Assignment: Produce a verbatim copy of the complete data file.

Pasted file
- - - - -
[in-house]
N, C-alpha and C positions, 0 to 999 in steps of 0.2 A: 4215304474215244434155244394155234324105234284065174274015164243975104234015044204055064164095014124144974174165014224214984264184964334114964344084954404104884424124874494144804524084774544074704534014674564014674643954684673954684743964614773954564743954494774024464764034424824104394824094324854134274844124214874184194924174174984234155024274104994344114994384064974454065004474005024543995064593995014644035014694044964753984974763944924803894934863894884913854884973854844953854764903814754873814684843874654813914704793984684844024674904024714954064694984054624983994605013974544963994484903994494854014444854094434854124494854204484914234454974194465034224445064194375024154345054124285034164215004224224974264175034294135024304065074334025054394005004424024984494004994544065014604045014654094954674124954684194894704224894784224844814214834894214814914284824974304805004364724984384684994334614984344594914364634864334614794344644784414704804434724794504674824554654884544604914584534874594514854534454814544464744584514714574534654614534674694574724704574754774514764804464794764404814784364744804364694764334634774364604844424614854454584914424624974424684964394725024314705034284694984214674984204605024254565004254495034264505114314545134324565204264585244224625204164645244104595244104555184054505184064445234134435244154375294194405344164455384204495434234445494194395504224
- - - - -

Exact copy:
[in-house]
N, C-alpha and C positions, 0 to 999 in steps of 0.2 A: 4215304474215244434155244394155234324105234284065174274015164243975104234015044204055064164095014124144974174165014224214984264184964334114964344084954404104884424124874494144804524084774544074704534014674564014674643954684673954684743964614773954564743954494774024464764034424824104394824094324854134274844124214874184194924174174984234155024274104994344114994384064974454065004474005024543995064593995014644035014694044964753984974763944924803894934863894884913854884973854844953854764903814754873814684843874654813914704793984684844024674904024714954064694984054624983994605013974544963994484903994494854014444854094434854124494854204484914234454974194465034224445064194375024154345054124285034164215004224224974264175034294135024304065074334025054394005004424024984494004994544065014604045014654094954674124954684194894704224894784224844814214834894214814914284824974304805004364724984384684994334614984344594914364634864334614794344644784414704804434724794504674824554654884544604914584534874594514854534454814544464744584514714574534654614534674694574724704574754774514764804464794764404814784364744804364694764334634774364604844424614854454584914424624974424684964394725024314705034284694984214674984204605024254565004254495034264505114314545134324565204264585244224625204164645244104595244104555184054505184064445234134435244154375294194405344164455384204495434234445494194395504224